*When my backstory and the circumstances that had brought me from Central Ohio to that moment leaked out, they seemed to be a source of some limited fascination. My new friend in Philly’s wife, in particular, “had questions” for me. Everyone who offered an opinion seemed delighted, if still a bit surprised, that I’d made the trip.
**My party hat didn’t fit, in case you’re wondering, owing to insufficient/uncomfortable rubber band chin coverage. I blame a prohibitive combination of the remnants of my outsized Cro-Magnon skull and the giant brain housed within.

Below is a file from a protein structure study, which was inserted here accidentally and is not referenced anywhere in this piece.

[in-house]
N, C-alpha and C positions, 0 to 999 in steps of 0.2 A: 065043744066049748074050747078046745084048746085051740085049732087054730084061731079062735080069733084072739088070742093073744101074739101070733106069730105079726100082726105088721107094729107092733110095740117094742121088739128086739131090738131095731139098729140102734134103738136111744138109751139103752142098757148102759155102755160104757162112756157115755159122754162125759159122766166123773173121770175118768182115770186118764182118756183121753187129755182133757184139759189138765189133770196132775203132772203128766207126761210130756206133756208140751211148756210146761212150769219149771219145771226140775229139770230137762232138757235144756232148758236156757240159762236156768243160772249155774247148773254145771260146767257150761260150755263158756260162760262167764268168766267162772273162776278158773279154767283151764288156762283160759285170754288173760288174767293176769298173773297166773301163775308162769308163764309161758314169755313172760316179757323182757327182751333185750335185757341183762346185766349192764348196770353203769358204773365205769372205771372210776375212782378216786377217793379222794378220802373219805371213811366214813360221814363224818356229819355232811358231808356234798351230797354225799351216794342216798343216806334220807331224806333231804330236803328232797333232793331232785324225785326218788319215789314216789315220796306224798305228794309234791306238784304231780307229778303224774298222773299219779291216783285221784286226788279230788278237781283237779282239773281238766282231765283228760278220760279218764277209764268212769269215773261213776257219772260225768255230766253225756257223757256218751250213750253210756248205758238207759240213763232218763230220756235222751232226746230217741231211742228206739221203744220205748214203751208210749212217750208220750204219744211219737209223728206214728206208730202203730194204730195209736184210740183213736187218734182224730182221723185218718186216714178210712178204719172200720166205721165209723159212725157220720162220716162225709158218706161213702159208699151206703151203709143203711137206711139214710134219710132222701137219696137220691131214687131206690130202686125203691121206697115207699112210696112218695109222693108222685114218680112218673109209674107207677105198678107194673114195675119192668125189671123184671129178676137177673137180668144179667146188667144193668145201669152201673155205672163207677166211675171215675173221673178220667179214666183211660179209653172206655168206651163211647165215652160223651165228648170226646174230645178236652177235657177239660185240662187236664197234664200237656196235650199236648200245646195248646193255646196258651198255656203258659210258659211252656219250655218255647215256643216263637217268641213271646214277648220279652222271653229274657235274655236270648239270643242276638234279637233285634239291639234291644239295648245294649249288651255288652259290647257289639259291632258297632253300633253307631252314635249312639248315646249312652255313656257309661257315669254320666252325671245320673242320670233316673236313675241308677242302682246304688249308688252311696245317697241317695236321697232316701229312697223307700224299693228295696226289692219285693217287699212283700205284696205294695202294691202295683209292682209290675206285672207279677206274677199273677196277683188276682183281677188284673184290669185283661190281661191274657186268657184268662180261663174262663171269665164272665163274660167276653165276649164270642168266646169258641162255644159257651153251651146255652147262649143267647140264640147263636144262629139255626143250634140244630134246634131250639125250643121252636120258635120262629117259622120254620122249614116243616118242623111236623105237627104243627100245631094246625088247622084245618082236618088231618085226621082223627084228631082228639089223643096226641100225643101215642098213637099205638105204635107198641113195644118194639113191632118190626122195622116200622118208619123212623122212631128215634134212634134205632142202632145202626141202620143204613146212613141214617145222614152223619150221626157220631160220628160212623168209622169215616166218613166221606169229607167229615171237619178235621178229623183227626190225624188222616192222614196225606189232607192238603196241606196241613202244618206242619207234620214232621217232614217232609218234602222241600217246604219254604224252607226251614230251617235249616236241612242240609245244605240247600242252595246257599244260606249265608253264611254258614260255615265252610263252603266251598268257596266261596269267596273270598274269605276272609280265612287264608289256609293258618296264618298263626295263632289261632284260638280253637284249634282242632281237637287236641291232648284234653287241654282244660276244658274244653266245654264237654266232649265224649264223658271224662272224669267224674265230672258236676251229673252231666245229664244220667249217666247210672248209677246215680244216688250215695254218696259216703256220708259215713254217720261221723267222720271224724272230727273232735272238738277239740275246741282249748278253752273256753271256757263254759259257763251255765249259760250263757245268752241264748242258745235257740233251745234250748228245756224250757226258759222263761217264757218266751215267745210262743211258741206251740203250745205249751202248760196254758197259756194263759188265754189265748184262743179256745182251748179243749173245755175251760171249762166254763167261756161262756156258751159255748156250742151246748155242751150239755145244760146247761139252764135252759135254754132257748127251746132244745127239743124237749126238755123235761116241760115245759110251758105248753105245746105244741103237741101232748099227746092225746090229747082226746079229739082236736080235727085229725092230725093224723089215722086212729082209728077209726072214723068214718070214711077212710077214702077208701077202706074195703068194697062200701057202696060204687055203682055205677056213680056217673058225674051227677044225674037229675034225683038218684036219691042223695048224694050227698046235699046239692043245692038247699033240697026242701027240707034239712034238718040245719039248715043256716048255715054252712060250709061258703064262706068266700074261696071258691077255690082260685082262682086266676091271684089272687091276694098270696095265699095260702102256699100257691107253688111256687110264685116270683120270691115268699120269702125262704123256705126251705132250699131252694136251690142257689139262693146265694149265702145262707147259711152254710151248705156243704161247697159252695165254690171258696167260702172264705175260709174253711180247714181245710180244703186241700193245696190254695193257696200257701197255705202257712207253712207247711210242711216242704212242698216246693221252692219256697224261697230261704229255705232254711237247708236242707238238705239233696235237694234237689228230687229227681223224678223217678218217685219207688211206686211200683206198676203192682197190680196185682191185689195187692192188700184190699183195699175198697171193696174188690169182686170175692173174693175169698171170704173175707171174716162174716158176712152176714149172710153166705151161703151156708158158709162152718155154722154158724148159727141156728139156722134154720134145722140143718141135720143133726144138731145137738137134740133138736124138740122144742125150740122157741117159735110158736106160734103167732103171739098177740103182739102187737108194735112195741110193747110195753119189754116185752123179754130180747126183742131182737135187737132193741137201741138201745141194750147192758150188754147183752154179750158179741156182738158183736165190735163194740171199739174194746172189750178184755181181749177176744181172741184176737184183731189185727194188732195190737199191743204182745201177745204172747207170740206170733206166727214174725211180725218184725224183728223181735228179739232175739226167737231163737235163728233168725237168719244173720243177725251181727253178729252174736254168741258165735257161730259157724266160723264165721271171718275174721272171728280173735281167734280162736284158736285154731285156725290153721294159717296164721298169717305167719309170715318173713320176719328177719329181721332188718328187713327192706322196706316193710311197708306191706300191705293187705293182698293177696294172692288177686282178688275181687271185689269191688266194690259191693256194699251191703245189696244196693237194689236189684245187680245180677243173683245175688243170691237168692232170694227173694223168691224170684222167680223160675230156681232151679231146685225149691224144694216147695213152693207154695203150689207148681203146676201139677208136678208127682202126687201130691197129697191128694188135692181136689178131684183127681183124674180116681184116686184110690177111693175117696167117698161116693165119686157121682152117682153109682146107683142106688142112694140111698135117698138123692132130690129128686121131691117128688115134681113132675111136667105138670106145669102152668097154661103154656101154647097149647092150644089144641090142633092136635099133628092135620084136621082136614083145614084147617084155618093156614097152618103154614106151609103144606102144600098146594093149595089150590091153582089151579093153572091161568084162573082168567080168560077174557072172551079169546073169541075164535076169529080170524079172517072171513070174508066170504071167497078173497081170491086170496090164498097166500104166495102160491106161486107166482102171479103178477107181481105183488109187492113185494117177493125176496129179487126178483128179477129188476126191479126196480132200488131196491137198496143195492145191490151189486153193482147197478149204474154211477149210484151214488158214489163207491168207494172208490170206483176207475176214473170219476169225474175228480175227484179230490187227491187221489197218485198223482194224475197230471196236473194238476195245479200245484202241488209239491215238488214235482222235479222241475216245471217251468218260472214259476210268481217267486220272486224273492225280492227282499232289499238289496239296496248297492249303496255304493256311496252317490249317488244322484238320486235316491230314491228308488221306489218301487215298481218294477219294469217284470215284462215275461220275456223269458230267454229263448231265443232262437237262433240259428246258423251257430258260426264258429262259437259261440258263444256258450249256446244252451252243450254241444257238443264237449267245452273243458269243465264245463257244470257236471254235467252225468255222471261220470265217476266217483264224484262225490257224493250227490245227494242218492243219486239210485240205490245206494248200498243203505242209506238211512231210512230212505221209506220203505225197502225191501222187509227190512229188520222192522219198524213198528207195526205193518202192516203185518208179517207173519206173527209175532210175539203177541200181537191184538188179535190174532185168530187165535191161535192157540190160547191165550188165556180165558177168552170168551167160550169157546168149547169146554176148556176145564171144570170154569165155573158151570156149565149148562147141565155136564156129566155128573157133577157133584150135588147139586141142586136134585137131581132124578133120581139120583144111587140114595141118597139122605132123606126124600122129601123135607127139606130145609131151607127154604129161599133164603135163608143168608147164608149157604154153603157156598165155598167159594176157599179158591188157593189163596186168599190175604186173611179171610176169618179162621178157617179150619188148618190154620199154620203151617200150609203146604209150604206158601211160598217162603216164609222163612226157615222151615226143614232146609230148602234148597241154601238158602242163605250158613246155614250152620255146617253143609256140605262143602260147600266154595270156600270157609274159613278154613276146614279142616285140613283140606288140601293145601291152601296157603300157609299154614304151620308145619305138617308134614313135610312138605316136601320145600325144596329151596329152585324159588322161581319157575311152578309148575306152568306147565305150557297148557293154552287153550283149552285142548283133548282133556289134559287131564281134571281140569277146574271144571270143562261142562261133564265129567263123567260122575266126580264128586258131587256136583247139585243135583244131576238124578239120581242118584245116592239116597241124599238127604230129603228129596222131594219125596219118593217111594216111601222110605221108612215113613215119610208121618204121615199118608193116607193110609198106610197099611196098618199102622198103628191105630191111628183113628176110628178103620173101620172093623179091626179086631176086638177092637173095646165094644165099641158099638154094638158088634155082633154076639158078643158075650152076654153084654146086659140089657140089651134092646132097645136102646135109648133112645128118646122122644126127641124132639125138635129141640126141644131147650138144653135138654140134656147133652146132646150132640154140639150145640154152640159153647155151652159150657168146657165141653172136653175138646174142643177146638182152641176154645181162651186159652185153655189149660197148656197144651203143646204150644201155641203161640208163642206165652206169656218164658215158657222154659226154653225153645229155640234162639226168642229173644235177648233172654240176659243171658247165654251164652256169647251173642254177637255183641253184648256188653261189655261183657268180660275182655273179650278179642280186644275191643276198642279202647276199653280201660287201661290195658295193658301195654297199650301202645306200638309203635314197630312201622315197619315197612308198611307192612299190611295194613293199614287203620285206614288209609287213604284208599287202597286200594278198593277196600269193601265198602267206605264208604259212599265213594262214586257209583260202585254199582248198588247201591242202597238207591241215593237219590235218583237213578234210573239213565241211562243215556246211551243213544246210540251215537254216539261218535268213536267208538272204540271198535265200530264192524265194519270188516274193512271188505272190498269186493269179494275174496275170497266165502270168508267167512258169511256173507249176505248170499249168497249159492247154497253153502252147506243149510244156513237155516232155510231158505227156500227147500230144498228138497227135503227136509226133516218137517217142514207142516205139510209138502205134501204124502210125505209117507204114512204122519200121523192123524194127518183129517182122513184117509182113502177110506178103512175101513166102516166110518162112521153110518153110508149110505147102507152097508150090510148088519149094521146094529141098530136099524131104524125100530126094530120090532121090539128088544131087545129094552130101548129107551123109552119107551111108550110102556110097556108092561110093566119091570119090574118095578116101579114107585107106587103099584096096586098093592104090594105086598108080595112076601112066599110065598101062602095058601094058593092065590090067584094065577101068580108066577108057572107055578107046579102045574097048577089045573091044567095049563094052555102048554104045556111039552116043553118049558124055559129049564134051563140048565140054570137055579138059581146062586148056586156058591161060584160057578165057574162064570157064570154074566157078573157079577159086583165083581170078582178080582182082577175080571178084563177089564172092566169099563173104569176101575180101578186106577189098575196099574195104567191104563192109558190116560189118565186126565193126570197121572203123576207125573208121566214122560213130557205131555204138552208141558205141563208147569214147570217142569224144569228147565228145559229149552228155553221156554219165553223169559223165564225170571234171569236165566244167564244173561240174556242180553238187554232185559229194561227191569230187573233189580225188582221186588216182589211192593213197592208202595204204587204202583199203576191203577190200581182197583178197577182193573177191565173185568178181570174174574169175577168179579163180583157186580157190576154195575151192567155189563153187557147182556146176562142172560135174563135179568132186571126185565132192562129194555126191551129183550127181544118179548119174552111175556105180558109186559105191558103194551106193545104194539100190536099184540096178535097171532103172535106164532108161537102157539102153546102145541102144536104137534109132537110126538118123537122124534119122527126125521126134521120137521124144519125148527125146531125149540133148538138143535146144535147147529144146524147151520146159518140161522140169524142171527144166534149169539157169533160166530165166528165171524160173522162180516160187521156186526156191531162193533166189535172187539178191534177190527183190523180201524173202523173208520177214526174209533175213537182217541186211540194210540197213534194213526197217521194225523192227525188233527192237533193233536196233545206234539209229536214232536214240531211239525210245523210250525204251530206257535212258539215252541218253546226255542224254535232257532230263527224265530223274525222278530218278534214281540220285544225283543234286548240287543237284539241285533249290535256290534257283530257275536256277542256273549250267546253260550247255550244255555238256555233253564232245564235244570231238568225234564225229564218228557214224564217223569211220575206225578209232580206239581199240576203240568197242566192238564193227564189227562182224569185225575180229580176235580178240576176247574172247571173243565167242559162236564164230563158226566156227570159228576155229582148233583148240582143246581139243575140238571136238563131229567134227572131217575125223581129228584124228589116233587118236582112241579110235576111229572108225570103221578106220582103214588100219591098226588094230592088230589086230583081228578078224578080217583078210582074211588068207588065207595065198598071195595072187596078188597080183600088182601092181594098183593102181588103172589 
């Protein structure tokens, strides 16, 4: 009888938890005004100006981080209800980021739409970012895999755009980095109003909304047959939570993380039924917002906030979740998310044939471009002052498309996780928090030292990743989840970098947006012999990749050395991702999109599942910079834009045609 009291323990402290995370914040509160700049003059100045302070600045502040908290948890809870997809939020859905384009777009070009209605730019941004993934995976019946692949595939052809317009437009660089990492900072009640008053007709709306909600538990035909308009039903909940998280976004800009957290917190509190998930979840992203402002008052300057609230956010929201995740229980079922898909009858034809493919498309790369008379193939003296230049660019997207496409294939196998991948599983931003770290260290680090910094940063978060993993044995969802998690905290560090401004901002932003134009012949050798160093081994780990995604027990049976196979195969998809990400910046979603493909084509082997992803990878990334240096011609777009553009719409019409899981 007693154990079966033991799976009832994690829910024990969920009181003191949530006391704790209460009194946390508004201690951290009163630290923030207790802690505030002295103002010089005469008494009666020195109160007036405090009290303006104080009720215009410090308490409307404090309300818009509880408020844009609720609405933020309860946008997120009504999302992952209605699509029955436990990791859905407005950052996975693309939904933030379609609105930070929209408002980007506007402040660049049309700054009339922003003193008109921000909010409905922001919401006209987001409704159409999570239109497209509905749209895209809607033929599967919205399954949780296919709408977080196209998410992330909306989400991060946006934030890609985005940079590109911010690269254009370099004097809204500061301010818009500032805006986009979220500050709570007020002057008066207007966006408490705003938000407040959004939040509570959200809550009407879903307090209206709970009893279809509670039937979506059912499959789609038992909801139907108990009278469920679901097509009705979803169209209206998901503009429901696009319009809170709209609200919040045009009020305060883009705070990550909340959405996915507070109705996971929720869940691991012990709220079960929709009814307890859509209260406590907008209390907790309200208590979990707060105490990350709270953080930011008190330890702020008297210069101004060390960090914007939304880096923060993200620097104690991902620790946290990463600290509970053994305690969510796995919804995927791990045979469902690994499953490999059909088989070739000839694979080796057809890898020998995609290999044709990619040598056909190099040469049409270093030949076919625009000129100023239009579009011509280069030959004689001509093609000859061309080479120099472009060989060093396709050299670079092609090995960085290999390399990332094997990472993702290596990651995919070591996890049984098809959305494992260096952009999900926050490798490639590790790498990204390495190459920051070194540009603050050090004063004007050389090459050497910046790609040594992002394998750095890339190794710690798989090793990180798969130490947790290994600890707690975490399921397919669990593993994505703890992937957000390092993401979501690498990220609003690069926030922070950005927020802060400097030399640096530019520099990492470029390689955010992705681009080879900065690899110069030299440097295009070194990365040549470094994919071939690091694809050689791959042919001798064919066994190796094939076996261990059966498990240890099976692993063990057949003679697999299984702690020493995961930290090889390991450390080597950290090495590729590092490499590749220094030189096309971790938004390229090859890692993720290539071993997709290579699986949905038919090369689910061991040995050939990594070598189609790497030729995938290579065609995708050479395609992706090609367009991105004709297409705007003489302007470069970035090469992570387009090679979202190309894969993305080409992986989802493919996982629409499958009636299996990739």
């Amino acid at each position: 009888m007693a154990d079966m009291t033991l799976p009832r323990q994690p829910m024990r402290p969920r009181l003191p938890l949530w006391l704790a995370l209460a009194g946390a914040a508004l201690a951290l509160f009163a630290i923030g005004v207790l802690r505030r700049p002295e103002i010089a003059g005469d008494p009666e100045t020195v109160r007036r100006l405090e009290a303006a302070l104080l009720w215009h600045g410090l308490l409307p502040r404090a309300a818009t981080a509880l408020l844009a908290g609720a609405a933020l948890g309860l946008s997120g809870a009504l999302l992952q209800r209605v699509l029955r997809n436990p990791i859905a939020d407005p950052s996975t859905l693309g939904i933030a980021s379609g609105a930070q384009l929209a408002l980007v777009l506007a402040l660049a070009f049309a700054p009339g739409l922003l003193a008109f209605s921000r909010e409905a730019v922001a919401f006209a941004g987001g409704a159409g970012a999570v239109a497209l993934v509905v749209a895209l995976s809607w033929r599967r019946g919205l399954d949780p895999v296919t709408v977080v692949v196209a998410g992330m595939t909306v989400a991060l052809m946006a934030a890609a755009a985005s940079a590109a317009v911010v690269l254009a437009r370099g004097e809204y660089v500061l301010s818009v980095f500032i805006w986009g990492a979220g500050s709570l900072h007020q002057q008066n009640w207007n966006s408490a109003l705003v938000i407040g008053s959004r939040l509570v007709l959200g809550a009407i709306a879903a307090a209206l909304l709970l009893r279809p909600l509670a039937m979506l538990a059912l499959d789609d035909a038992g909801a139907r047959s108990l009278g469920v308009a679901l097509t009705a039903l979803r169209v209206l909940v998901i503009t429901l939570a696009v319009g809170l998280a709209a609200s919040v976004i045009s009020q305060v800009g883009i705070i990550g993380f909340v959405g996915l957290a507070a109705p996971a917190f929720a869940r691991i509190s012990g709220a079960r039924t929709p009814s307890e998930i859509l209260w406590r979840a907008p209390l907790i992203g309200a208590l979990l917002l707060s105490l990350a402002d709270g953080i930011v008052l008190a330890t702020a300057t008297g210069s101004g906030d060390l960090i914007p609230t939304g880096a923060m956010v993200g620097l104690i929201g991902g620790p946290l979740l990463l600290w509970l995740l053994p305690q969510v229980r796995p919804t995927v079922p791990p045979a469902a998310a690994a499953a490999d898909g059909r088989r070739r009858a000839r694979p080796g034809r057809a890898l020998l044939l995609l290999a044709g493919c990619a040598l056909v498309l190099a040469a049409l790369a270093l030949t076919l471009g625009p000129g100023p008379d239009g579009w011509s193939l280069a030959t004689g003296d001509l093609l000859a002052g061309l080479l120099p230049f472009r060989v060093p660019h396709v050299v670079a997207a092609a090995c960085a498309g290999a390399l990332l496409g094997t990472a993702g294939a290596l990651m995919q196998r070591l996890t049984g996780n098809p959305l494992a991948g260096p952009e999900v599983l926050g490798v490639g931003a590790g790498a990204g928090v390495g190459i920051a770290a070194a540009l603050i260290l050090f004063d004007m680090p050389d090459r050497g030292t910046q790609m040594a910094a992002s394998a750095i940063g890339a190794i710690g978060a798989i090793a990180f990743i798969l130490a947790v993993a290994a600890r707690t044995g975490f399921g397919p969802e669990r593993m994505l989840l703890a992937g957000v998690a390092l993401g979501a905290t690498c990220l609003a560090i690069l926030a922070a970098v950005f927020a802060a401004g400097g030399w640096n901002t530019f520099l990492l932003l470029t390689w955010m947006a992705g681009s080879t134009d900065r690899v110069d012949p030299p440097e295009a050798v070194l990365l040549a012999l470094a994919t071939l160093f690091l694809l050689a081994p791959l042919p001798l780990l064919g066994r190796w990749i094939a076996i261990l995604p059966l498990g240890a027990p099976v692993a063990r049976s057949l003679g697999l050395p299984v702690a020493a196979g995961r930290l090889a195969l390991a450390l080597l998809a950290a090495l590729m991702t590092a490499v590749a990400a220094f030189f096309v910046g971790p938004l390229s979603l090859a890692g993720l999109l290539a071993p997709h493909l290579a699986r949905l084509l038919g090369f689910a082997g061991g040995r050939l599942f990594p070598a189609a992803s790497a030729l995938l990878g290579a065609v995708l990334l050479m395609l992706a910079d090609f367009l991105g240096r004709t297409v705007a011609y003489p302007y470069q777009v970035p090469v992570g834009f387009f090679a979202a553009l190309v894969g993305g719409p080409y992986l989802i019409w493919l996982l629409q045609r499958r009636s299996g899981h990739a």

It’s a double-edged sentiment whose downward-facing blade grows sharper with each passing year, but I still contend that I could not have come of age as a music fan at a better time than the mid-1980s. When I was a child, see, MTV was both new and undeniably fun, and music as a whole was just fascinating, a melting pot of made-up upstarts slinging synthesizers and sporting runaway hairstyles, established names cannily using the new medium as a way to hotwire or expand their reputations and checkbooks, and all sorts of other goofy outliers. It was a multi-generational, stylistic free-for-all, and slots in the rotation were much more about being able to offer the channel eye-catching music video content as they were the ability to carry a tune. An earnest, literate singer-songwriter holdover from the 1970s, not to mention an unassuming piano virtuoso, Billy Joel always seemed to me the most genuine of the early-MTV megastars, a man so secure in his square but surpassing talent that he truly didn’t care whether you bought what he was selling. Billy was channeling Philly Soul and singing hallway Doo-Wop at a time when the glittery New Wave of Duran Duran and Culture Club ruled the charts otherwise, or at least that was my official introduction. Skimming his back pages revealed added substance and intriguing, unexpected depth, in both output and range – he is a criminally underrated everyman lyricist – and Greatest Hits Vol. I & II, released in 1985, became one of perhaps a dozen essential, foundational “religious” texts for me.*** He could’ve played those Hits front to back and taken a much-deserved bow for all I cared, but I knew there’d be much more to this night. Having made it to first NYC and then MSG on my own, I was content to roll with whatever happened next. I had checked my preconceptions instead of my jacket.